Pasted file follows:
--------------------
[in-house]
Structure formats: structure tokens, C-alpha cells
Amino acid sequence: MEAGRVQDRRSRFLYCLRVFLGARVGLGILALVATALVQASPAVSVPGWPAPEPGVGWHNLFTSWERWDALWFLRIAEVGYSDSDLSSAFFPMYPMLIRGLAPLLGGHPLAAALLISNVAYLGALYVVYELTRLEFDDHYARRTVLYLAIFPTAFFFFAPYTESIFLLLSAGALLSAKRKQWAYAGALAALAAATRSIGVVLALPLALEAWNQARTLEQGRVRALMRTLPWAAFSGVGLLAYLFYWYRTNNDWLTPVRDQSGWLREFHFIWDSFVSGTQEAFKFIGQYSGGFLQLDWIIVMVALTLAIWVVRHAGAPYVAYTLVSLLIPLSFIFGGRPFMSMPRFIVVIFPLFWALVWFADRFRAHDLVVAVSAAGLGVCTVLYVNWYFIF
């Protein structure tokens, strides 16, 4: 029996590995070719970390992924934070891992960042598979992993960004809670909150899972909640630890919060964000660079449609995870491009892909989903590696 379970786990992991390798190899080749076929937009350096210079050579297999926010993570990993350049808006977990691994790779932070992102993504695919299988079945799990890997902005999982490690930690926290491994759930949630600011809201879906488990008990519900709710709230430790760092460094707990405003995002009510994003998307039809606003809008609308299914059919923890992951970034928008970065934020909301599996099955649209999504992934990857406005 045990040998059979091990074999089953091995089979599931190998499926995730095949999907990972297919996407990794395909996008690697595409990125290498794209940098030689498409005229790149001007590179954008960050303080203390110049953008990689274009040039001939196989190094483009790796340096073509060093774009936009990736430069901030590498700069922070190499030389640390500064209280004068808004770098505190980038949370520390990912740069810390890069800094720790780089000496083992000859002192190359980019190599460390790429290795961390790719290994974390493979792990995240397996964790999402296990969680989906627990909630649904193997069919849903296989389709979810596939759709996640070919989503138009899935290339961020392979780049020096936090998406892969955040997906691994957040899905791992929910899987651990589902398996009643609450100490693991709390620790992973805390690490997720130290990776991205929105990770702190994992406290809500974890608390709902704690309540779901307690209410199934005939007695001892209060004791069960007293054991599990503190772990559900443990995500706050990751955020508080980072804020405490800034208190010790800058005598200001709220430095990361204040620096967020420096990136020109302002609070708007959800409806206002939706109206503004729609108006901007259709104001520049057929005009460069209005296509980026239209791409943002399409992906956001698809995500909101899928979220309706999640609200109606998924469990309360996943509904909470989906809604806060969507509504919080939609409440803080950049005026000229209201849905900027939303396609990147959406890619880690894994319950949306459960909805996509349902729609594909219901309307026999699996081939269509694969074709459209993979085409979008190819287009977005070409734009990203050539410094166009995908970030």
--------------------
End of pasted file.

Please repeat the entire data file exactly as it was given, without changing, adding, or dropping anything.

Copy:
[in-house]
Structure formats: structure tokens, C-alpha cells
Amino acid sequence: MEAGRVQDRRSRFLYCLRVFLGARVGLGILALVATALVQASPAVSVPGWPAPEPGVGWHNLFTSWERWDALWFLRIAEVGYSDSDLSSAFFPMYPMLIRGLAPLLGGHPLAAALLISNVAYLGALYVVYELTRLEFDDHYARRTVLYLAIFPTAFFFFAPYTESIFLLLSAGALLSAKRKQWAYAGALAALAAATRSIGVVLALPLALEAWNQARTLEQGRVRALMRTLPWAAFSGVGLLAYLFYWYRTNNDWLTPVRDQSGWLREFHFIWDSFVSGTQEAFKFIGQYSGGFLQLDWIIVMVALTLAIWVVRHAGAPYVAYTLVSLLIPLSFIFGGRPFMSMPRFIVVIFPLFWALVWFADRFRAHDLVVAVSAAGLGVCTVLYVNWYFIF
């Protein structure tokens, strides 16, 4: 029996590995070719970390992924934070891992960042598979992993960004809670909150899972909640630890919060964000660079449609995870491009892909989903590696 379970786990992991390798190899080749076929937009350096210079050579297999926010993570990993350049808006977990691994790779932070992102993504695919299988079945799990890997902005999982490690930690926290491994759930949630600011809201879906488990008990519900709710709230430790760092460094707990405003995002009510994003998307039809606003809008609308299914059919923890992951970034928008970065934020909301599996099955649209999504992934990857406005 045990040998059979091990074999089953091995089979599931190998499926995730095949999907990972297919996407990794395909996008690697595409990125290498794209940098030689498409005229790149001007590179954008960050303080203390110049953008990689274009040039001939196989190094483009790796340096073509060093774009936009990736430069901030590498700069922070190499030389640390500064209280004068808004770098505190980038949370520390990912740069810390890069800094720790780089000496083992000859002192190359980019190599460390790429290795961390790719290994974390493979792990995240397996964790999402296990969680989906627990909630649904193997069919849903296989389709979810596939759709996640070919989503138009899935290339961020392979780049020096936090998406892969955040997906691994957040899905791992929910899987651990589902398996009643609450100490693991709390620790992973805390690490997720130290990776991205929105990770702190994992406290809500974890608390709902704690309540779901307690209410199934005939007695001892209060004791069960007293054991599990503190772990559900443990995500706050990751955020508080980072804020405490800034208190010790800058005598200001709220430095990361204040620096967020420096990136020109302002609070708007959800409806206002939706109206503004729609108006901007259709104001520049057929005009460069209005296509980026239209791409943002399409992906956001698809995500909101899928979220309706999640609200109606998924469990309360996943509904909470989906809604806060969507509504919080939609409440803080950049005026000229209201849905900027939303396609990147959406890619880690894994319950949306459960909805996509349902729609594909219901309307026999699996081939269509694969074709459209993979085409979008190819287009977005070409734009990203050539410094166009995908970030």